כ״ג באלול ה׳תשע״ב (September 10, 2012)

Berakhot 40a-b: Interruptions Before Eating

The Gemara assumes that anything that is necessary for the meal would not be considered an interruption, but defining what is considered necessary for the meal is the subject of dispute. According to Rabbi Yohanan, for example, asking for salt would not be considered an interruption. According to Rav Sheshet, even saying “mix food for the oxen” is not an interruption. The Gemara explains that this follows the teaching of Rav Yehuda in the name of Rav who taught:
One is prohibited from eating before feeding his animals, as it is stated: “And I will give grass in your fields for your animals” first and only then: “And you shall eat and be satisfied” (Devarim 11:15).

In the verse, preparation of food for one’s cattle precedes preparation of one’s own food. Consequently, it is considered part of the preparation for one’s own meal.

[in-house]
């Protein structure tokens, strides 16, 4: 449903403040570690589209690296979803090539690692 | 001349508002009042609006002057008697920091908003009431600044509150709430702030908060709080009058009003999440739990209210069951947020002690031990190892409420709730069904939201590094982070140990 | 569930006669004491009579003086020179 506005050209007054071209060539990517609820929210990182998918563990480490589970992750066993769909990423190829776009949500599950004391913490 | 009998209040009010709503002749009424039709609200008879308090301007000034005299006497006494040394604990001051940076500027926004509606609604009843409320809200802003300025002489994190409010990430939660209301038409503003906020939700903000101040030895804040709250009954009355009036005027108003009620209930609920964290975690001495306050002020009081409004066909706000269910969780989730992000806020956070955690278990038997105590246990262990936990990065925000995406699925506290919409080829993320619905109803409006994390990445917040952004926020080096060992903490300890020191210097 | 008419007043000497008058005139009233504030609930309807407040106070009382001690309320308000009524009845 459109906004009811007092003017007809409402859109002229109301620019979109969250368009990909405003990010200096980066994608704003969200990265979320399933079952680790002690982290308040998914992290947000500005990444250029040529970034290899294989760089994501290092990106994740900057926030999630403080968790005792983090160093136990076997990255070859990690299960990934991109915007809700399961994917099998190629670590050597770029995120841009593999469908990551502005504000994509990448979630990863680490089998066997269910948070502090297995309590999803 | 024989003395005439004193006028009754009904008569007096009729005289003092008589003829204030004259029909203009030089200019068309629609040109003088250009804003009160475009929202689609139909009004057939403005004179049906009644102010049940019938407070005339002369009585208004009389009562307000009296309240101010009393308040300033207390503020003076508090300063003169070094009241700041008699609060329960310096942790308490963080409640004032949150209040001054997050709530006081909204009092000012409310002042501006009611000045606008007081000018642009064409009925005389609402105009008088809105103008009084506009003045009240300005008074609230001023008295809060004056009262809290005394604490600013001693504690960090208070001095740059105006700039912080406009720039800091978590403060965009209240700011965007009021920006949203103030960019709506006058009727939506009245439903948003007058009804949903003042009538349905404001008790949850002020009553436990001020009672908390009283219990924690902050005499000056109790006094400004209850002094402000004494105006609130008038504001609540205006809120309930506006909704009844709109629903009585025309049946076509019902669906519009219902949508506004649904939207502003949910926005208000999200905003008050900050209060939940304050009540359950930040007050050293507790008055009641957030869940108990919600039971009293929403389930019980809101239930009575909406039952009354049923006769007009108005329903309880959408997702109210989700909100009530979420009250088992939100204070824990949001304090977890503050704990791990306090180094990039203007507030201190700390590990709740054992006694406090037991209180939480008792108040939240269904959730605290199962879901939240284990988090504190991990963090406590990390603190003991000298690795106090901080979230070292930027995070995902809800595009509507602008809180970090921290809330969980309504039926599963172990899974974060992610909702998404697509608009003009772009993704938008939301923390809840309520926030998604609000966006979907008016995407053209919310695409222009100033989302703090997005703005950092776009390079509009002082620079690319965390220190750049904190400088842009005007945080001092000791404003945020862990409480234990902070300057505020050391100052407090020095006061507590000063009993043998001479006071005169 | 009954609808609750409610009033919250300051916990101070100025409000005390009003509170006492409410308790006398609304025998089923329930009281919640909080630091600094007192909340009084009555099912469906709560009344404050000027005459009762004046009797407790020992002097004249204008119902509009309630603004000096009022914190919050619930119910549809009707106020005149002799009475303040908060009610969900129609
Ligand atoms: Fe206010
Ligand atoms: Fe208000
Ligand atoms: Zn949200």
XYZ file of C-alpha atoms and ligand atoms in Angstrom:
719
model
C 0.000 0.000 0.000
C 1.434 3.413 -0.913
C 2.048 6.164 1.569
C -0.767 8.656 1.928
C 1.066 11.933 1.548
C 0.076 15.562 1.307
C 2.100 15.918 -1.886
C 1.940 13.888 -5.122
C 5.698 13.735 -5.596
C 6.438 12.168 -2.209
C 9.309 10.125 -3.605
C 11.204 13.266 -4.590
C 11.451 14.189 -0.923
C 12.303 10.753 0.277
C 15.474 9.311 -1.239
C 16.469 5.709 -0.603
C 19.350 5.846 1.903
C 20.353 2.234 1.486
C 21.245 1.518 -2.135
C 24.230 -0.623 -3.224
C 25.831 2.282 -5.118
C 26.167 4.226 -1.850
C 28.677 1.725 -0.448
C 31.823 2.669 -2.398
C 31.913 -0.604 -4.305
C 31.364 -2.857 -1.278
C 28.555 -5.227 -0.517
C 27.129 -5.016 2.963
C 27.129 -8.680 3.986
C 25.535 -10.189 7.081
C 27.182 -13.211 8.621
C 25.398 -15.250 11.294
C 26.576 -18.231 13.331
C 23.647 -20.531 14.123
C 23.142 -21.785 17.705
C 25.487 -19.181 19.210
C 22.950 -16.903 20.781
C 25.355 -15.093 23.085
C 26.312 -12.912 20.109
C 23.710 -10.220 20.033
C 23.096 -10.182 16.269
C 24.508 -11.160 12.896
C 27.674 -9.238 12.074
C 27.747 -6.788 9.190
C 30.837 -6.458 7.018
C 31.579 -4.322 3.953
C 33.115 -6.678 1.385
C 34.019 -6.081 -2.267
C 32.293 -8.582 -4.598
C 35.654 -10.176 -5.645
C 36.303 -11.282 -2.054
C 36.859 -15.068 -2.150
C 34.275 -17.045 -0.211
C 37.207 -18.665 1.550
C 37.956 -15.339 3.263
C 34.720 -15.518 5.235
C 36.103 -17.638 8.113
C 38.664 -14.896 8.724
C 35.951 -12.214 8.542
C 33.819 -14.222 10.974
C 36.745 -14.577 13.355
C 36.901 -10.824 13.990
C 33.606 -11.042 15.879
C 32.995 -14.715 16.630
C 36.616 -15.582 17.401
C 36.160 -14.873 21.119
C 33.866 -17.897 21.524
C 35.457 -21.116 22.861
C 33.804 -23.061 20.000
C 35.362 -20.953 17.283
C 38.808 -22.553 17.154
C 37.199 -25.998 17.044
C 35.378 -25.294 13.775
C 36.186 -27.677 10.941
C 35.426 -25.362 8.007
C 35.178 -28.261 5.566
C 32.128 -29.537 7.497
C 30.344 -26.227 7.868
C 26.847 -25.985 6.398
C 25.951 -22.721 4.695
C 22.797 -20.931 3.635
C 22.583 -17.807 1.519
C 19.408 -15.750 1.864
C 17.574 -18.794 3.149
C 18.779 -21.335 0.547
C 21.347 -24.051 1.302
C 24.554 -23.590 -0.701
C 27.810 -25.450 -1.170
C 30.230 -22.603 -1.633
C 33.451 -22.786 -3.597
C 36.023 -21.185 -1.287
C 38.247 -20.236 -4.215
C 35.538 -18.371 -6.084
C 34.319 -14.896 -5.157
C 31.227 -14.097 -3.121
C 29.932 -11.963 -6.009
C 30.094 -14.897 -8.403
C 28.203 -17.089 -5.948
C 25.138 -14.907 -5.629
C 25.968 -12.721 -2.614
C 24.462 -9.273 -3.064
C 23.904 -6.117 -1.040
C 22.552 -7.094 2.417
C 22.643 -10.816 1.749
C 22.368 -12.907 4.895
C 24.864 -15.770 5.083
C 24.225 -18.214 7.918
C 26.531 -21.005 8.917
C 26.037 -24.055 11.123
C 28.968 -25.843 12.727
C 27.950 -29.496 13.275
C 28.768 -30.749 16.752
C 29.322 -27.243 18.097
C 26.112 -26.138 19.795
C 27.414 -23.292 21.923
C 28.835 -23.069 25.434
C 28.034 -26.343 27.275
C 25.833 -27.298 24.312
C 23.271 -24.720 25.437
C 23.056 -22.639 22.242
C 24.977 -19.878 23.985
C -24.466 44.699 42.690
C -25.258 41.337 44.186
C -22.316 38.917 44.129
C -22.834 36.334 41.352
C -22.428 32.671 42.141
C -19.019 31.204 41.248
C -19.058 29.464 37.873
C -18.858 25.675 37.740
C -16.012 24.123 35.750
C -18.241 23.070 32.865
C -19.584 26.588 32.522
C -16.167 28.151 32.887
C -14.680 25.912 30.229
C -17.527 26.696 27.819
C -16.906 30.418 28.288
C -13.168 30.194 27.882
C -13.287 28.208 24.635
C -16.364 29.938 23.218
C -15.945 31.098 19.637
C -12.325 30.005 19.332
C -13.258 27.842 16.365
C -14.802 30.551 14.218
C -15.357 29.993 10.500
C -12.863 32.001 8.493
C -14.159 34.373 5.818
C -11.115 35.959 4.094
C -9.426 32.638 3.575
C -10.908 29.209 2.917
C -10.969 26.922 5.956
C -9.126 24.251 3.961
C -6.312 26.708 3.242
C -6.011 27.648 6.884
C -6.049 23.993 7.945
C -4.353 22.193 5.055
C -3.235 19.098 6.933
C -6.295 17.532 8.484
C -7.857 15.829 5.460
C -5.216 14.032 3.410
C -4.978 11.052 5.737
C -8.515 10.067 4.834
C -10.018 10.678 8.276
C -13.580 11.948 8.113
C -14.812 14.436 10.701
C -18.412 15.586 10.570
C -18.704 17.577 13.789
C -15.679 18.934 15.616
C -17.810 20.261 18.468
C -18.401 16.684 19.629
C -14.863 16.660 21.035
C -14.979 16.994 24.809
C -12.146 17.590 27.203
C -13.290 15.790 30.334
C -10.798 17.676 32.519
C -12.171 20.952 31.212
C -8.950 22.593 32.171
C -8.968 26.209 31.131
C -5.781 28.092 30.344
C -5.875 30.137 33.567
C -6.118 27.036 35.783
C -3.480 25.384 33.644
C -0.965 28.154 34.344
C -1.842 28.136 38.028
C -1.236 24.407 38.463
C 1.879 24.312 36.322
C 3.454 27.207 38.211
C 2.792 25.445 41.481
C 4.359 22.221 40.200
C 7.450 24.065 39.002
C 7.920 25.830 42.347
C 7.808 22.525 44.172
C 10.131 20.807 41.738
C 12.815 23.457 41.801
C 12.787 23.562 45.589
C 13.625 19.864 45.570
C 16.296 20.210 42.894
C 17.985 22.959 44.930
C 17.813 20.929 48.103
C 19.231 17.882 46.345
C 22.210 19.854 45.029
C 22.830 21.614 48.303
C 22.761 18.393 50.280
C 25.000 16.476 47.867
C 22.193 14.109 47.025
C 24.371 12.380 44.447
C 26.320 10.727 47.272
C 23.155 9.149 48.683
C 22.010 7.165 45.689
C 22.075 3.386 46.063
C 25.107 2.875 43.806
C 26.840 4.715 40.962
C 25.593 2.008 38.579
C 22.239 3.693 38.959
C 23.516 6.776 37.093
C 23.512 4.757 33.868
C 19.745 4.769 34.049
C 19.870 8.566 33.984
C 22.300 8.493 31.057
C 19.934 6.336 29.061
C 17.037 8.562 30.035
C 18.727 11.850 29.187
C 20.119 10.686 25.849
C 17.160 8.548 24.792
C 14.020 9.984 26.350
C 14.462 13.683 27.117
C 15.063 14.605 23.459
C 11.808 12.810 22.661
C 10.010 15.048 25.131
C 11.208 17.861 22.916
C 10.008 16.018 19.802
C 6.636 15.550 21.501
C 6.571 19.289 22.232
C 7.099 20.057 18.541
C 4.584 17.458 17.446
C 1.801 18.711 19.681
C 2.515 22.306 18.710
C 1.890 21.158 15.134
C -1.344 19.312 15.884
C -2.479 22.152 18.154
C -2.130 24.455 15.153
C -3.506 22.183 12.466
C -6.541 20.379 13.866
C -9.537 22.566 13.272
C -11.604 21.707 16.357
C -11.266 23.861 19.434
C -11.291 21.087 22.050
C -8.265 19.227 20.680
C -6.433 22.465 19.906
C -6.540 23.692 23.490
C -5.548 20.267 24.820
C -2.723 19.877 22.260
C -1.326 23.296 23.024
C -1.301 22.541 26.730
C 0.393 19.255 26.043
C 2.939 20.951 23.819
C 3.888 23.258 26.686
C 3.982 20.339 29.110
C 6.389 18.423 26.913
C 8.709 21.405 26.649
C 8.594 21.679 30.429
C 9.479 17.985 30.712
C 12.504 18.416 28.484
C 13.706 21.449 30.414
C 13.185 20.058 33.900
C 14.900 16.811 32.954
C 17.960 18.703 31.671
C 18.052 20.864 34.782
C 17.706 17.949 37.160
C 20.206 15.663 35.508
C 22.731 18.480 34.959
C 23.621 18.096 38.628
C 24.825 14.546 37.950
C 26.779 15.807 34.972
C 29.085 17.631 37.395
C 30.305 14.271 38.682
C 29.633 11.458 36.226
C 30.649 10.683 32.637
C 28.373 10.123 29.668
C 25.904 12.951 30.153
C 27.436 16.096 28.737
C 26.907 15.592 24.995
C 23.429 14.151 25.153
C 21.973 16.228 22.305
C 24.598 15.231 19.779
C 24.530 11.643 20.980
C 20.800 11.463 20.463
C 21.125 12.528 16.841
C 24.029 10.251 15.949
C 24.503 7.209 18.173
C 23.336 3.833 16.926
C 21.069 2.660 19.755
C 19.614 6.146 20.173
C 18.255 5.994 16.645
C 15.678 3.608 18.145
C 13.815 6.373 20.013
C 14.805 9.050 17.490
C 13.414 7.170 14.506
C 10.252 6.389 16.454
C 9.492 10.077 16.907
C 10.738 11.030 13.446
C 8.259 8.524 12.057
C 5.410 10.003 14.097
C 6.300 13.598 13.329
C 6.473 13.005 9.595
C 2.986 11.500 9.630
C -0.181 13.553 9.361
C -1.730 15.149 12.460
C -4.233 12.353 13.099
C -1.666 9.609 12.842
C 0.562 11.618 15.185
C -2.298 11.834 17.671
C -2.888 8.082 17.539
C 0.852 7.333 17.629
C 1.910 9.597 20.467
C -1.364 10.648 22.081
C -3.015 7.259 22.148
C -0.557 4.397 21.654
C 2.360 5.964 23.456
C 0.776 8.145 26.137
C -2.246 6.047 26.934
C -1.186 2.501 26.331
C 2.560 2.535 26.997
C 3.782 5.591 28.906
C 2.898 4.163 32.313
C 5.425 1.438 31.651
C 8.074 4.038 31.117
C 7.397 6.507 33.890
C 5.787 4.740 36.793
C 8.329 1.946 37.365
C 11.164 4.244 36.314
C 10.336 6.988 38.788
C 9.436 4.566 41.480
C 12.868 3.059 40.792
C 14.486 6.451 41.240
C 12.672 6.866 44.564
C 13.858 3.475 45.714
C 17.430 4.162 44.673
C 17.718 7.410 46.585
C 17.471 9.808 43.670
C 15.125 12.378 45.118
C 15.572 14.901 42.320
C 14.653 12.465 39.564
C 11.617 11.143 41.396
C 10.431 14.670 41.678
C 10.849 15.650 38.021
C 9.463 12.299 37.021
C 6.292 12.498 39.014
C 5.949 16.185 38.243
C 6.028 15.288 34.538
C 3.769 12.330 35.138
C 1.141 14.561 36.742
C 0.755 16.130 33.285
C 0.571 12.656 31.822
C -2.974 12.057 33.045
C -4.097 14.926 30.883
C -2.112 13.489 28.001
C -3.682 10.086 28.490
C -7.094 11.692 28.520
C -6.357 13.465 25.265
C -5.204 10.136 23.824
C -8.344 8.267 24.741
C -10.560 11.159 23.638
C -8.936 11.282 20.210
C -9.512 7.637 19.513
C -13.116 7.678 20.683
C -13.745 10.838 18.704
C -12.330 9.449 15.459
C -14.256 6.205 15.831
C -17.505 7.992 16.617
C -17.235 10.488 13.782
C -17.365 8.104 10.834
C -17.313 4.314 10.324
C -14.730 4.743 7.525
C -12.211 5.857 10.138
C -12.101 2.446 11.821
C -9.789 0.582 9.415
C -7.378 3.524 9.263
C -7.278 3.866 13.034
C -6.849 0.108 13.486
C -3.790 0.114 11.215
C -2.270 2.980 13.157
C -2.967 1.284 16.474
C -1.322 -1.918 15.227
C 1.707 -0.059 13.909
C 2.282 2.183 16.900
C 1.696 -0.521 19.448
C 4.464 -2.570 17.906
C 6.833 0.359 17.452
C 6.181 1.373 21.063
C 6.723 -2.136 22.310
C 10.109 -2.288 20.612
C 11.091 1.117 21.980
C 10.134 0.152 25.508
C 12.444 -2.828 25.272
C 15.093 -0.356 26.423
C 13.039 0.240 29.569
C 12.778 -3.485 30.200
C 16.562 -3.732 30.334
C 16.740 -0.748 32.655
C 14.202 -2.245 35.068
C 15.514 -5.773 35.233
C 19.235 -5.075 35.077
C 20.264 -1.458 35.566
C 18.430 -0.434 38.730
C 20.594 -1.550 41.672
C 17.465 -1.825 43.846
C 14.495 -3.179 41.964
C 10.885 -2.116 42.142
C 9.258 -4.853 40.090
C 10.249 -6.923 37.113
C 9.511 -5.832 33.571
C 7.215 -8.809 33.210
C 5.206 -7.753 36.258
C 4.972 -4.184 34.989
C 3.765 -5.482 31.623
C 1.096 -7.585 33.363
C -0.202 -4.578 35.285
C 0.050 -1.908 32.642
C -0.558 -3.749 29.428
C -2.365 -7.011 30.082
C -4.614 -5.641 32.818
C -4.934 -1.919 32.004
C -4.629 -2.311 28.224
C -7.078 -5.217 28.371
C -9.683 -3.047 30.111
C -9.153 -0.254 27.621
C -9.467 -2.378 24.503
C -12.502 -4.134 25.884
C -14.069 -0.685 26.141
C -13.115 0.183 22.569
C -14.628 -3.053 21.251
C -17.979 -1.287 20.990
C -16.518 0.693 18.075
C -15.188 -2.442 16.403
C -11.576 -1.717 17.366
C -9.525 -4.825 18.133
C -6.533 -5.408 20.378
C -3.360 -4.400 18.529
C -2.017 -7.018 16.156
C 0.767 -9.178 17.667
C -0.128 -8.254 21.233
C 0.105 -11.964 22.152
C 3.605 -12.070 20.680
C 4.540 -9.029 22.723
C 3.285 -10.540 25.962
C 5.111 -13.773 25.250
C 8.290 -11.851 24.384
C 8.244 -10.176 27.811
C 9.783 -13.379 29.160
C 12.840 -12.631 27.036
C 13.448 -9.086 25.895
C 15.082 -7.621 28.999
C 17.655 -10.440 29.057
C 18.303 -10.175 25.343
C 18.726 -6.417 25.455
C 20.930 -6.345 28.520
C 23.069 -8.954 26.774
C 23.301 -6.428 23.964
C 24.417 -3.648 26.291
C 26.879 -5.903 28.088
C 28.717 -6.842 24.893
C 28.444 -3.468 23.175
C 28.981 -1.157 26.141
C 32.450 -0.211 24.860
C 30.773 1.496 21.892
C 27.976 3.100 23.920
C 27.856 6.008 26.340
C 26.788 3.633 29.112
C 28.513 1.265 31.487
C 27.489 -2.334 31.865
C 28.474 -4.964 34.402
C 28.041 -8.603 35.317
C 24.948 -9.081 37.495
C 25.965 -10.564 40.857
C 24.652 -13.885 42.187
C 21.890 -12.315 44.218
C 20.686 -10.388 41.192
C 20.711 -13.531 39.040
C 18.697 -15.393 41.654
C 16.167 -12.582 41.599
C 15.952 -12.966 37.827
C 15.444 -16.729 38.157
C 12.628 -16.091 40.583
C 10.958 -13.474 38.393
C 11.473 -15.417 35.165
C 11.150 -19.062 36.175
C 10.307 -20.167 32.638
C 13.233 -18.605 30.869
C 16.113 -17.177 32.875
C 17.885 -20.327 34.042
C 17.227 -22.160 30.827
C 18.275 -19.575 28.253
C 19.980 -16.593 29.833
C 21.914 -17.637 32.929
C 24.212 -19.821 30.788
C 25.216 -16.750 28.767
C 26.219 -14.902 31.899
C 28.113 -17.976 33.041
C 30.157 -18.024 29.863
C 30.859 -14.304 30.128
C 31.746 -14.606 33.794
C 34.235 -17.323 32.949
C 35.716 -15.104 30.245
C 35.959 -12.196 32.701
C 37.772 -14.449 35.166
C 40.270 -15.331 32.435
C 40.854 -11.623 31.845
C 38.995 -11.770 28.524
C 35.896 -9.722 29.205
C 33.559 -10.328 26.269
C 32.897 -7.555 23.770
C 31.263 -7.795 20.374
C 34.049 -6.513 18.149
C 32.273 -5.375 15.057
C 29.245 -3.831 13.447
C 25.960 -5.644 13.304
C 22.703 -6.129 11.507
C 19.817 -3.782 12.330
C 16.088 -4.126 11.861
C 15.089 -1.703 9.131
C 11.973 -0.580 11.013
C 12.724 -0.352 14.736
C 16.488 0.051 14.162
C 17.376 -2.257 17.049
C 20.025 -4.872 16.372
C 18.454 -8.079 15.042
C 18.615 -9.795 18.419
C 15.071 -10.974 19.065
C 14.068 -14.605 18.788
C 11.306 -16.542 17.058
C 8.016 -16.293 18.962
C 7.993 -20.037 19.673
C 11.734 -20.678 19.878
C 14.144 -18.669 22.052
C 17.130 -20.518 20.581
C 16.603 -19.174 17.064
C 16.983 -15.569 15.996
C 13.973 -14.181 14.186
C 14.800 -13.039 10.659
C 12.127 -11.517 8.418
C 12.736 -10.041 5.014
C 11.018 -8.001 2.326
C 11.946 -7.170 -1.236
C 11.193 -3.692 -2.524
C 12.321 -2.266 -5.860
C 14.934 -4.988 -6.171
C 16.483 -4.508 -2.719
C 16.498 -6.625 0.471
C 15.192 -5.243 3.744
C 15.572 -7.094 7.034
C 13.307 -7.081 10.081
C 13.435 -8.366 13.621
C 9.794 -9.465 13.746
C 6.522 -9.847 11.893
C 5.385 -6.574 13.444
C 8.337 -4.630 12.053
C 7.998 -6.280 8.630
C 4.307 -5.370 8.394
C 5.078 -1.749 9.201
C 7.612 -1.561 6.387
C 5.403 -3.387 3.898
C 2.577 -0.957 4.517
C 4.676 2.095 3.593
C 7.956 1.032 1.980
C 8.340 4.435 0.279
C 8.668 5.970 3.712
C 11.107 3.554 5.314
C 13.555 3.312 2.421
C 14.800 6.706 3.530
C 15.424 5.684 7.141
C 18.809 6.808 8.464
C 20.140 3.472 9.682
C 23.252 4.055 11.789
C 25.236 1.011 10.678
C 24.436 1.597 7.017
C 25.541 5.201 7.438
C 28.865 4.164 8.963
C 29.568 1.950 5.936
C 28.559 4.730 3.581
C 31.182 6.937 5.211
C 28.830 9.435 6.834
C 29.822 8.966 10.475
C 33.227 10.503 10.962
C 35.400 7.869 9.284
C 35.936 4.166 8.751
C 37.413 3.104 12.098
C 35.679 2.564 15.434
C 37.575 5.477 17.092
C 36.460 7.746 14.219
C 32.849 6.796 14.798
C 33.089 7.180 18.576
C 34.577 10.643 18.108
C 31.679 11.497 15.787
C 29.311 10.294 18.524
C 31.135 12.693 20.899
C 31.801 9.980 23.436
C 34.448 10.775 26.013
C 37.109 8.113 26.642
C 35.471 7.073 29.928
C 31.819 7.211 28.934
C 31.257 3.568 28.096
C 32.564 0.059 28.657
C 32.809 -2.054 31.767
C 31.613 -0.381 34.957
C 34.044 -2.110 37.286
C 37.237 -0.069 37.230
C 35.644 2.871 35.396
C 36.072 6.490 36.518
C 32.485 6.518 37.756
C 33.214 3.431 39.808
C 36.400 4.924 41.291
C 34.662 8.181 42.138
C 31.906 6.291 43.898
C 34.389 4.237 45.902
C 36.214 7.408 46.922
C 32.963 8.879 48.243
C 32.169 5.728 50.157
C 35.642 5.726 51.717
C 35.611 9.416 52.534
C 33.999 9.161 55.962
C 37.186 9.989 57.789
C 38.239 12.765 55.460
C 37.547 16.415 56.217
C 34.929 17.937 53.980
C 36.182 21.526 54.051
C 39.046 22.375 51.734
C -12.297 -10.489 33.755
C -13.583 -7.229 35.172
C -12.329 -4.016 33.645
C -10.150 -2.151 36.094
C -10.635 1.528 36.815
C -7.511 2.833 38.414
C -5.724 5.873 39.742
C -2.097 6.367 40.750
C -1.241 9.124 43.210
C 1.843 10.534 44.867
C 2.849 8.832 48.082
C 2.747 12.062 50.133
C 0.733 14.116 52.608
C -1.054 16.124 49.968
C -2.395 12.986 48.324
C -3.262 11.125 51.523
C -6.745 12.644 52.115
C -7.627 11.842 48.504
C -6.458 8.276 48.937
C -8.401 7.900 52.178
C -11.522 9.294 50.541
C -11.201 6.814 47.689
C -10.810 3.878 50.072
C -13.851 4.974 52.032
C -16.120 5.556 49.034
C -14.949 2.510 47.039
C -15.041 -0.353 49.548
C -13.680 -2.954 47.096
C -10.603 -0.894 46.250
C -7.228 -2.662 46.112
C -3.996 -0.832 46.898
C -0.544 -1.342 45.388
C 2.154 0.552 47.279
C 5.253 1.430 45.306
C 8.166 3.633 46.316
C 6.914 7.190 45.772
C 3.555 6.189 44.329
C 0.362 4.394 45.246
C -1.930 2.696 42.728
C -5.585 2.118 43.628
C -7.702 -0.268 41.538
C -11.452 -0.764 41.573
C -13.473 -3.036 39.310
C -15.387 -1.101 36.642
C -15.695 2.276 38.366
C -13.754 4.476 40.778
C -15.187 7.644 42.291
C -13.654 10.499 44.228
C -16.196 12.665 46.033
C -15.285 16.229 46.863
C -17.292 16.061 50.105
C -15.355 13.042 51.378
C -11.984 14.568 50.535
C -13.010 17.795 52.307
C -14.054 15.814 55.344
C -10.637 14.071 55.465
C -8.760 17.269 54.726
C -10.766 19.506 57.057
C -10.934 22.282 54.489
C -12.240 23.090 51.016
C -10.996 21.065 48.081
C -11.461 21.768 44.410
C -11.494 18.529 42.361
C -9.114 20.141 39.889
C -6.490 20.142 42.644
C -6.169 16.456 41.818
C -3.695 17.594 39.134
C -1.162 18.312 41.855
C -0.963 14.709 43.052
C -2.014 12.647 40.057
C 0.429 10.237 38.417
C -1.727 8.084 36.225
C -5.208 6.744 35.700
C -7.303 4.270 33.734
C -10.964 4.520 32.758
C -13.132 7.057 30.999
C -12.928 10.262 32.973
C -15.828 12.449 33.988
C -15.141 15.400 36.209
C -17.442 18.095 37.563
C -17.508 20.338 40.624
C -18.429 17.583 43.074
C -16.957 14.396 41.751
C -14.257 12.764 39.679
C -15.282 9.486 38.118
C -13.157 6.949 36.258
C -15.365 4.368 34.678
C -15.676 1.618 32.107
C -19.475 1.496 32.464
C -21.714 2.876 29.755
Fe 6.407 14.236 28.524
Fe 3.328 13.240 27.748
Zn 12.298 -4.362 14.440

The Gemara continues by clarifying the importance of salt at a meal –

Rava bar Shmuel said in the name of Rabbi Ḥiyya: One who breaks bread is not permitted to break it until they bring salt or relish before each and every one seated at the table. However, the Gemara relates that Rava bar Shmuel himself happened to come to the House of the Exilarch. They brought him bread, which he immediately broke, without waiting for them to bring salt or relish. They said to him: Did the Master reconsider his halakhic ruling? He said to them: Although poor quality bread requires salt in order to give the bread flavor, and therefore one must wait before breaking bread, this refined bread served in the House of the Exilarch needs no salt, and does not require waiting.

The simple reason that salt is essential to the meal is that the salt is necessary in order to give the food some taste, and consequently, refined bread does not require salt. Some explain based on the Gemara’s statement that a person’s table is like an altar; one must place salt on the table, just as salt is placed on the altar. The Rosh adds that salt serves as a reminder of the “eternal covenant of salt” (Bamidbar 18:19) between God and the Jewish people and protects the Jewish people from its detractors.

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